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Blake Swihart is having throwing problems, but Red Sox (and Blake Swihart) say there’s nothing to worry about 02.17.17 at 1:49 pm ET
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Blake Swihart (Nick Turchiaro/USA Today Sports)

Blake Swihart (Nick Turchiaro/USA Today Sports)

FORT MYERS, Fla. — Not a lot of people were around to witness the uncomfortable bullpen session Thursday.

But for those who were there, they saw Blake Swihart show an inability to accurately throw the ball back to Rick Porcello on too many occasions. Pitching coach Carl Willis saw it, as did manager John Farrell and catching instructor/bullpen coach Dana LeVangie.

Friday rolled around and while the problems weren’t as dramatic, the inconsistency in Swihart’s throws continued, leading to a collection of media gathered around the catcher to ask him about the issues before he left JetBlue Park for the day.

“I”m not concerned. I’m going back to catching. In the outfield you have a longer arm swing, a longer arm movement. I’m just trying to shorten it back up. They are misfiring, but I’m not too worried about it,” Swihart said. “It’s just a different arm movement. But I’m working every day to shorten it up, get it short and still have good velocity on my ball. … It’s more me just feeling bad for the pitcher that I’m throwing to.”

And then, as the reporters peeled off, Swihart offered one more proclamation.

“You guys shouldn’t be worried about me,” he said.

LeVangie wasn’t about to suggest there was nothing to see over the last few days, even saying when asked that Swihart’s problems were “out of the blue” when appearing Thursday.

But the catching coach did offer some optimism after working with Swihart Friday and then seeing the slow transformation from an outfielder’s arm motion to that of a catcher.

“There were a couple of bad throws today, but to be honest with you we talked about some things and he got better at doing it,” LeVangie said. “It’s still not finished, but there are signs he can get better from it. We were just looking at spin, how it was coming out of his hand. At times he throws a little rotational, and at times he’s allowing his glove to dictate where his arm path should be going. We want his glove front side to dictate more of back to front motion so his arm path stays on line better.

“We want him to throw more like a catcher rather than middle infielder, a shortstop or an outfielder. I saw far more better throws today than I saw yesterday. He’s going to learn how to throw as a catcher. That’s what we’re working on.”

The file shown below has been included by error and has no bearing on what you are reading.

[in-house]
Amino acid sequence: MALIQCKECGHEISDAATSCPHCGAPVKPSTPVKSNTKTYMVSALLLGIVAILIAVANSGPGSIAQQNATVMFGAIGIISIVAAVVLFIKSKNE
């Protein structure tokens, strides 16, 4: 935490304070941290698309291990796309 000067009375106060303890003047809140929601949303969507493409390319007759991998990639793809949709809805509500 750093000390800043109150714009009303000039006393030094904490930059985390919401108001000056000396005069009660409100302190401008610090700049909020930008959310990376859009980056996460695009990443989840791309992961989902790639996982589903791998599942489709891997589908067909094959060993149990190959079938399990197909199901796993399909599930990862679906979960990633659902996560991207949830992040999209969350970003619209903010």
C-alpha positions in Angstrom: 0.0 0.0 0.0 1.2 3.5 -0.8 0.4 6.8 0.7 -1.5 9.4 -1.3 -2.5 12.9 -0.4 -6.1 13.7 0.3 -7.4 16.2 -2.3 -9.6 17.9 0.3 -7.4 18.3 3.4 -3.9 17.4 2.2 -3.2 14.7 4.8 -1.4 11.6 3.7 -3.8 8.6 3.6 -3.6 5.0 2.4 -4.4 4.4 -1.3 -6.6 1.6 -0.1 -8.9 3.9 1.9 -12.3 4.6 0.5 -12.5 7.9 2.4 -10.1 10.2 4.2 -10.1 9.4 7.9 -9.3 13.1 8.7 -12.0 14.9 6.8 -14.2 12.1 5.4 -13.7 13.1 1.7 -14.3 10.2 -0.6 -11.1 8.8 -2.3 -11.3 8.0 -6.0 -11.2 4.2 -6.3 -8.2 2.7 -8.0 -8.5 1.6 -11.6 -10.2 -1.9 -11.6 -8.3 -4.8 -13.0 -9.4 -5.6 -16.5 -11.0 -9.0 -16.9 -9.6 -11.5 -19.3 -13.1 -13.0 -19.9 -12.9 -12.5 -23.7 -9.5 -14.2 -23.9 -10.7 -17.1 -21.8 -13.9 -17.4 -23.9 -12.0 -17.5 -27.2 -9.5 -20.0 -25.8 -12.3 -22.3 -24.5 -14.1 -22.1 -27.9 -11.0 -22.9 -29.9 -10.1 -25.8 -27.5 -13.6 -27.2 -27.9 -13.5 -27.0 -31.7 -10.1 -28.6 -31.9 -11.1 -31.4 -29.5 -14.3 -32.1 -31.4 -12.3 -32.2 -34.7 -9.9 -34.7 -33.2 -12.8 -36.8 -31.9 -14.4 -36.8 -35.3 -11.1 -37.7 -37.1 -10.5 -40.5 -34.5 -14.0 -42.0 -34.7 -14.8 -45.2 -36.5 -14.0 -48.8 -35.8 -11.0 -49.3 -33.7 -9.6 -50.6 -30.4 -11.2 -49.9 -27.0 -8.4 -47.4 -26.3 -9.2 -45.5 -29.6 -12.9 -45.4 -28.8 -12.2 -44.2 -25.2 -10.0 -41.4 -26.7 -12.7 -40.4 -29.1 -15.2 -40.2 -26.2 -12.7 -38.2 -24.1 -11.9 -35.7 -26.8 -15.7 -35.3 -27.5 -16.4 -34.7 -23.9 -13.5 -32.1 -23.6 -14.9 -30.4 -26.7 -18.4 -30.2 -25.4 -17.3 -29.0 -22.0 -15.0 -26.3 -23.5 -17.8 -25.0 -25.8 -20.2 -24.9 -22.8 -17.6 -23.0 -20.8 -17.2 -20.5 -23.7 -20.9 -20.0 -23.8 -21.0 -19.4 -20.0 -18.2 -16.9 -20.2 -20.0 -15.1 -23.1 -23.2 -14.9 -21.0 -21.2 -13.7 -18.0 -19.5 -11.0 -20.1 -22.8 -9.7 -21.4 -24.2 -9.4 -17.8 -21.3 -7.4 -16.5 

Swihart reiterated that the 11 months between the last time he lived life as a catcher and jumping back into it this week was the cause for the throwing hiccup.

“The last time I caught was, what? The first six games of the season last year,” he said, referencing his move to outfield. Swihart added, “I feel fine. I’m not worried and you guys shouldn’t be worried either. I’m working on my craft and I promise the ball is going to get there.”

Everything you need to know about what John Henry, Tom Werner had to say in their annual spring training get-together with media 02.17.17 at 10:52 am ET
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John Henry, Tom Werner met with the media Friday morning (WEEI.com photo)

John Henry, Tom Werner met with the media Friday morning (WEEI.com photo)

FORT MYERS, Fla. — It’s an annual rite of passage. One that John Henry admitted maybe has been a bit too ambitious (and often times uncomfortable).

Fifteen seasons as owners of the Red Sox, and 15 spring training media sessions where Henry and usually Tom Werner brief the spring training gathering on the state of the organization.

“We might not have started doing this every year,” said the Red Sox principal owner, Henry, when talking about the good and bad decisions made during this ownership group’s run.

Immediately after Werner addressed the entire team, the pair came out and discussed a variety of topics. David Ortiz. Fenway Park. Luxury tax. The Chris Sale trade. Dave Dombrowski. John Farrell. And also the topic of whether or not these two will be hanging on to their pieces of the Red Sox.

“We hope to be healthy and focused for a long, long time. We know nothing is forever. Hopefully we’ll be having these conversations in 10 or 15 more years,” said Werner.

Added Henry, “After 15 years together, and most of us have been together for 15 years, there’s nothing about this … There are a few things we don’t … Almost every day we talk about how fortunate we feel to be part of this organization. It’s a tremendous organization that has accomplished tremendous things. From our perspective it’s a meaningful, wonderful experience to come here every year, to start over every year. We really are focused on that fourth ring as much as we are focused on the first. Anything short of that I would say is a limited success. I know every few years we have swat down rumors that we’re perhaps sellers, but we talk about how long we can do this, not when should we stop.”